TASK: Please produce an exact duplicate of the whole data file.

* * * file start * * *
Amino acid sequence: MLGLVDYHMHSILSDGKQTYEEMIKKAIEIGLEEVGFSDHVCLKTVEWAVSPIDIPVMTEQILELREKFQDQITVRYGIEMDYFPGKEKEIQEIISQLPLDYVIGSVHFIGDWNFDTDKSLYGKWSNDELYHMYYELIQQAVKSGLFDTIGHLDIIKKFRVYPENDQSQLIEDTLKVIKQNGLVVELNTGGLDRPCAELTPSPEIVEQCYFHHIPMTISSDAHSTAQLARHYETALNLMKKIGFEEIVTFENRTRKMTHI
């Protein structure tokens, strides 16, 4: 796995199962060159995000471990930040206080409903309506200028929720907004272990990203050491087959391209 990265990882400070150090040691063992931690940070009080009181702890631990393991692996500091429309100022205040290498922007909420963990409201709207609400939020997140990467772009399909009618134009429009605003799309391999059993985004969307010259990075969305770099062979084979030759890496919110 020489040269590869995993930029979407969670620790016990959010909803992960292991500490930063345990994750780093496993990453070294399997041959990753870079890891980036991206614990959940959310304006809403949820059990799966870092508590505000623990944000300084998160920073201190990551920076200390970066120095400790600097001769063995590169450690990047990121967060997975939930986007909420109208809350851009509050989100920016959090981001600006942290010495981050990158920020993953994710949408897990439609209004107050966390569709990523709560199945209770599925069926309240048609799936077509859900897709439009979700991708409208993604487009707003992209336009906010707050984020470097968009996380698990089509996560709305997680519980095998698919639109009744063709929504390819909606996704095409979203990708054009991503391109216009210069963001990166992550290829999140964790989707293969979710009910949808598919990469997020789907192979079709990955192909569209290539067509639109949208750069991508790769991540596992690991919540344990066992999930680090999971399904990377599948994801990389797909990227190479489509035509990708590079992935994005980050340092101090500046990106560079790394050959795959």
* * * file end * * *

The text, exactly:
Amino acid sequence: MLGLVDYHMHSILSDGKQTYEEMIKKAIEIGLEEVGFSDHVCLKTVEWAVSPIDIPVMTEQILELREKFQDQITVRYGIEMDYFPGKEKEIQEIISQLPLDYVIGSVHFIGDWNFDTDKSLYGKWSNDELYHMYYELIQQAVKSGLFDTIGHLDIIKKFRVYPENDQSQLIEDTLKVIKQNGLVVELNTGGLDRPCAELTPSPEIVEQCYFHHIPMTISSDAHSTAQLARHYETALNLMKKIGFEEIVTFENRTRKMTHI
């Protein structure tokens, strides 16, 4: 796995199962060159995000471990930040206080409903309506200028929720907004272990990203050491087959391209 990265990882400070150090040691063992931690940070009080009181702890631990393991692996500091429309100022205040290498922007909420963990409201709207609400939020997140990467772009399909009618134009429009605003799309391999059993985004969307010259990075969305770099062979084979030759890496919110 020489040269590869995993930029979407969670620790016990959010909803992960292991500490930063345990994750780093496993990453070294399997041959990753870079890891980036991206614990959940959310304006809403949820059990799966870092508590505000623990944000300084998160920073201190990551920076200390970066120095400790600097001769063995590169450690990047990121967060997975939930986007909420109208809350851009509050989100920016959090981001600006942290010495981050990158920020993953994710949408897990439609209004107050966390569709990523709560199945209770599925069926309240048609799936077509859900897709439009979700991708409208993604487009707003992209336009906010707050984020470097968009996380698990089509996560709305997680519980095998698919639109009744063709929504390819909606996704095409979203990708054009991503391109216009210069963001990166992550290829999140964790989707293969979710009910949808598919990469997020789907192979079709990955192909569209290539067509639109949208750069991508790769991540596992690991919540344990066992999930680090999971399904990377599948994801990389797909990227190479489509035509990708590079992935994005980050340092101090500046990106560079790394050959795959």